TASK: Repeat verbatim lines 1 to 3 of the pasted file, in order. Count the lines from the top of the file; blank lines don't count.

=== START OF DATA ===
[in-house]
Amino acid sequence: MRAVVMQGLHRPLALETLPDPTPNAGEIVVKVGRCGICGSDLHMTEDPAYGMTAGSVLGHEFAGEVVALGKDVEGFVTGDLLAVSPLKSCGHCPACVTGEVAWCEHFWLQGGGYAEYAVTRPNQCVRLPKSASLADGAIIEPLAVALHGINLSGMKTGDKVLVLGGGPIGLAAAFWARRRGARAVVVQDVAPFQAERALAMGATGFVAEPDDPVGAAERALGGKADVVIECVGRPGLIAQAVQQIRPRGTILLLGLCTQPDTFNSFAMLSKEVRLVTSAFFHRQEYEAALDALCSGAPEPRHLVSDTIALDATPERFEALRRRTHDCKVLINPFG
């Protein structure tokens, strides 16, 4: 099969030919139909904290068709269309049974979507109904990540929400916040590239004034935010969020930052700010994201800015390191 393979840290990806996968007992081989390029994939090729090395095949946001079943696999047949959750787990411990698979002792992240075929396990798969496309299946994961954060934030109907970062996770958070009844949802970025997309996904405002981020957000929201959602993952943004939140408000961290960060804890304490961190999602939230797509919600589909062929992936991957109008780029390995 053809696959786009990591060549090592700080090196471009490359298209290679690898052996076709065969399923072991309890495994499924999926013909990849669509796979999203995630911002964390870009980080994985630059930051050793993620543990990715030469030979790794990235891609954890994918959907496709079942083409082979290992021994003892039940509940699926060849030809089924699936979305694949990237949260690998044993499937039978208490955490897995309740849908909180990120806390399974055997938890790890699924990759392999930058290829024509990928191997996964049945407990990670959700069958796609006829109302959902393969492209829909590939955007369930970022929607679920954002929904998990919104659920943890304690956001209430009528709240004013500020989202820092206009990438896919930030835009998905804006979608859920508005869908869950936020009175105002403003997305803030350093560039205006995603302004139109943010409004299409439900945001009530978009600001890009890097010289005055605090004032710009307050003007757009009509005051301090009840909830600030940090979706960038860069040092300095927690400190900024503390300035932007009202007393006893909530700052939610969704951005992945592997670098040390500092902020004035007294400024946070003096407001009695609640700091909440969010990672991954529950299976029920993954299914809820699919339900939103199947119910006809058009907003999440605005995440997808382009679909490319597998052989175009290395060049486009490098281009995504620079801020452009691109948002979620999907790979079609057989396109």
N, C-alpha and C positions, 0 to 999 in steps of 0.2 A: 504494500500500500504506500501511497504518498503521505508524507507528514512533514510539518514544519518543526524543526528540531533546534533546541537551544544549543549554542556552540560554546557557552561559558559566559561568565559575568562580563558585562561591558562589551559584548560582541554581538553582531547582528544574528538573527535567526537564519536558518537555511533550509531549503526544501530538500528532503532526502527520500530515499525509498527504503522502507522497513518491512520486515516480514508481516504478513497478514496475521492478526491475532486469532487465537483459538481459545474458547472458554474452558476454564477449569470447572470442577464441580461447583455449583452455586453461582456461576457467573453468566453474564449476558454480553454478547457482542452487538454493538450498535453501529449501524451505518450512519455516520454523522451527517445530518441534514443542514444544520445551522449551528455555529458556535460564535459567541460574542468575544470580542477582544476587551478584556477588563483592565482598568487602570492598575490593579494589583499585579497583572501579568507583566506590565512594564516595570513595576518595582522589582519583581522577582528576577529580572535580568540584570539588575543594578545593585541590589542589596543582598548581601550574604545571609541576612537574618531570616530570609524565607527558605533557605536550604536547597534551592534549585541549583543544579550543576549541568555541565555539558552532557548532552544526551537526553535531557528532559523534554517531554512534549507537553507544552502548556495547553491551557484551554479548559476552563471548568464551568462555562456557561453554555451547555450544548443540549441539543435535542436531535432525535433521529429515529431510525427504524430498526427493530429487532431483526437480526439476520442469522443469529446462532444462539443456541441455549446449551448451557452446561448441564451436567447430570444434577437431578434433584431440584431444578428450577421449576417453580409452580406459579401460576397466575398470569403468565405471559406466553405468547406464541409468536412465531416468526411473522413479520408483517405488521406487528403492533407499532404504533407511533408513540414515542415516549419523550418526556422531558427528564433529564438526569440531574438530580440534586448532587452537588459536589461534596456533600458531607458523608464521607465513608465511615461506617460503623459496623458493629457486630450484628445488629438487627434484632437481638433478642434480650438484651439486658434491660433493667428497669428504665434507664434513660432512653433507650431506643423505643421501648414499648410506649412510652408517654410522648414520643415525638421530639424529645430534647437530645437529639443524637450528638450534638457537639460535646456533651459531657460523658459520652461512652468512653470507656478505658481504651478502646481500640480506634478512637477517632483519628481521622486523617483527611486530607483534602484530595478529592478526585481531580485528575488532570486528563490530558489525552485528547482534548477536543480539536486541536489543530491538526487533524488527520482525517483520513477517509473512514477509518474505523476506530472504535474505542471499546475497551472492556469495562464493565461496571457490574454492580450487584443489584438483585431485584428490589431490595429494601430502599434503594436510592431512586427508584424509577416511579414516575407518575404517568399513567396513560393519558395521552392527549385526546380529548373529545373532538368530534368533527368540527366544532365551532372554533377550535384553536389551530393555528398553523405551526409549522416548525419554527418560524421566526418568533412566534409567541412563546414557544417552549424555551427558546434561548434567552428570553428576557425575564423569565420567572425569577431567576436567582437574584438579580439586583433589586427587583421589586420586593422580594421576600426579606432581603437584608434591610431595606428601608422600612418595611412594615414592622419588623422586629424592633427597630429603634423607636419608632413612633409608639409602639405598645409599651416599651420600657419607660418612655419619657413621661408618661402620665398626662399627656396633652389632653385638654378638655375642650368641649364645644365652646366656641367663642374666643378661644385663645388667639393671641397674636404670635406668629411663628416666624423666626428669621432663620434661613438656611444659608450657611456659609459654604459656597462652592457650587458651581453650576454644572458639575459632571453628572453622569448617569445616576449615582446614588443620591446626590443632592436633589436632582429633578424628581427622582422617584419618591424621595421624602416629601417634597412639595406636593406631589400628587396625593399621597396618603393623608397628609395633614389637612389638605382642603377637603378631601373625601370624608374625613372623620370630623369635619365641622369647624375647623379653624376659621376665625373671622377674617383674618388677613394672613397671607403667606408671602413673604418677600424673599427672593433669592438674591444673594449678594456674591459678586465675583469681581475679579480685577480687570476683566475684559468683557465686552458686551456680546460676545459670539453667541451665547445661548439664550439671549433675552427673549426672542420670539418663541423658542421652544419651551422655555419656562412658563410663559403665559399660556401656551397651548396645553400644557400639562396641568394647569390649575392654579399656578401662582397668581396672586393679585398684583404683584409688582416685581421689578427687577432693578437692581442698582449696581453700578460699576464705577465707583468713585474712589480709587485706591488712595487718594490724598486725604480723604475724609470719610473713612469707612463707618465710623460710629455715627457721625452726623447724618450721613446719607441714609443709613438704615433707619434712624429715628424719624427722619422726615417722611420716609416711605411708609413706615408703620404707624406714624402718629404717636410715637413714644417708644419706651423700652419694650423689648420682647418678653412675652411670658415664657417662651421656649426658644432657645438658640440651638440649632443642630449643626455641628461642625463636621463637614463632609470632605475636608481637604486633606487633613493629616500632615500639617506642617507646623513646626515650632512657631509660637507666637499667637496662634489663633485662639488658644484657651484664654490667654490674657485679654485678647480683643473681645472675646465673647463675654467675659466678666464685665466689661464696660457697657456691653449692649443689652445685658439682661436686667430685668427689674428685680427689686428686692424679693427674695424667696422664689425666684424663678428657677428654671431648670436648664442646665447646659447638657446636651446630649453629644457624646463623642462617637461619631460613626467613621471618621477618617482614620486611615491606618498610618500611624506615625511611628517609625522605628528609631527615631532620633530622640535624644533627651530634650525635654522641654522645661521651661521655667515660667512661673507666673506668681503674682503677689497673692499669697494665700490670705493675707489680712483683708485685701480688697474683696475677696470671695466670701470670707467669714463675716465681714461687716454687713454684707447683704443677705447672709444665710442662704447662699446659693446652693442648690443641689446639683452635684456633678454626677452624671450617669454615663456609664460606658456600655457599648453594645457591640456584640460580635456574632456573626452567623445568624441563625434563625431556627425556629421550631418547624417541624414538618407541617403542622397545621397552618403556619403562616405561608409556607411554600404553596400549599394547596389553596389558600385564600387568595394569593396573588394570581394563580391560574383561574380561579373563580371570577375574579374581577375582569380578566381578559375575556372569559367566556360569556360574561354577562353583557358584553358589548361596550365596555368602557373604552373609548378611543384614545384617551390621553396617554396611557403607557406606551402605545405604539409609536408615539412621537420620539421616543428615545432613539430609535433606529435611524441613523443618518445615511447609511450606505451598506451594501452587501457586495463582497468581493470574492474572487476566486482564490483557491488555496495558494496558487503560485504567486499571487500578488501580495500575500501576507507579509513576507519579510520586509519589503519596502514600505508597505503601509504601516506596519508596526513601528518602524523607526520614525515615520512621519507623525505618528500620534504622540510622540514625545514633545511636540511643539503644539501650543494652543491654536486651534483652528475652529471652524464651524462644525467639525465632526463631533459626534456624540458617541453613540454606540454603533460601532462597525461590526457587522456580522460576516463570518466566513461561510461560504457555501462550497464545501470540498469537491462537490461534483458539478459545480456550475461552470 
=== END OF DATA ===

[in-house]
Amino acid sequence: MRAVVMQGLHRPLALETLPDPTPNAGEIVVKVGRCGICGSDLHMTEDPAYGMTAGSVLGHEFAGEVVALGKDVEGFVTGDLLAVSPLKSCGHCPACVTGEVAWCEHFWLQGGGYAEYAVTRPNQCVRLPKSASLADGAIIEPLAVALHGINLSGMKTGDKVLVLGGGPIGLAAAFWARRRGARAVVVQDVAPFQAERALAMGATGFVAEPDDPVGAAERALGGKADVVIECVGRPGLIAQAVQQIRPRGTILLLGLCTQPDTFNSFAMLSKEVRLVTSAFFHRQEYEAALDALCSGAPEPRHLVSDTIALDATPERFEALRRRTHDCKVLINPFG
């Protein structure tokens, strides 16, 4: 099969030919139909904290068709269309049974979507109904990540929400916040590239004034935010969020930052700010994201800015390191 393979840290990806996968007992081989390029994939090729090395095949946001079943696999047949959750787990411990698979002792992240075929396990798969496309299946994961954060934030109907970062996770958070009844949802970025997309996904405002981020957000929201959602993952943004939140408000961290960060804890304490961190999602939230797509919600589909062929992936991957109008780029390995 053809696959786009990591060549090592700080090196471009490359298209290679690898052996076709065969399923072991309890495994499924999926013909990849669509796979999203995630911002964390870009980080994985630059930051050793993620543990990715030469030979790794990235891609954890994918959907496709079942083409082979290992021994003892039940509940699926060849030809089924699936979305694949990237949260690998044993499937039978208490955490897995309740849908909180990120806390399974055997938890790890699924990759392999930058290829024509990928191997996964049945407990990670959700069958796609006829109302959902393969492209829909590939955007369930970022929607679920954002929904998990919104659920943890304690956001209430009528709240004013500020989202820092206009990438896919930030835009998905804006979608859920508005869908869950936020009175105002403003997305803030350093560039205006995603302004139109943010409004299409439900945001009530978009600001890009890097010289005055605090004032710009307050003007757009009509005051301090009840909830600030940090979706960038860069040092300095927690400190900024503390300035932007009202007393006893909530700052939610969704951005992945592997670098040390500092902020004035007294400024946070003096407001009695609640700091909440969010990672991954529950299976029920993954299914809820699919339900939103199947119910006809058009907003999440605005995440997808382009679909490319597998052989175009290395060049486009490098281009995504620079801020452009691109948002979620999907790979079609057989396109």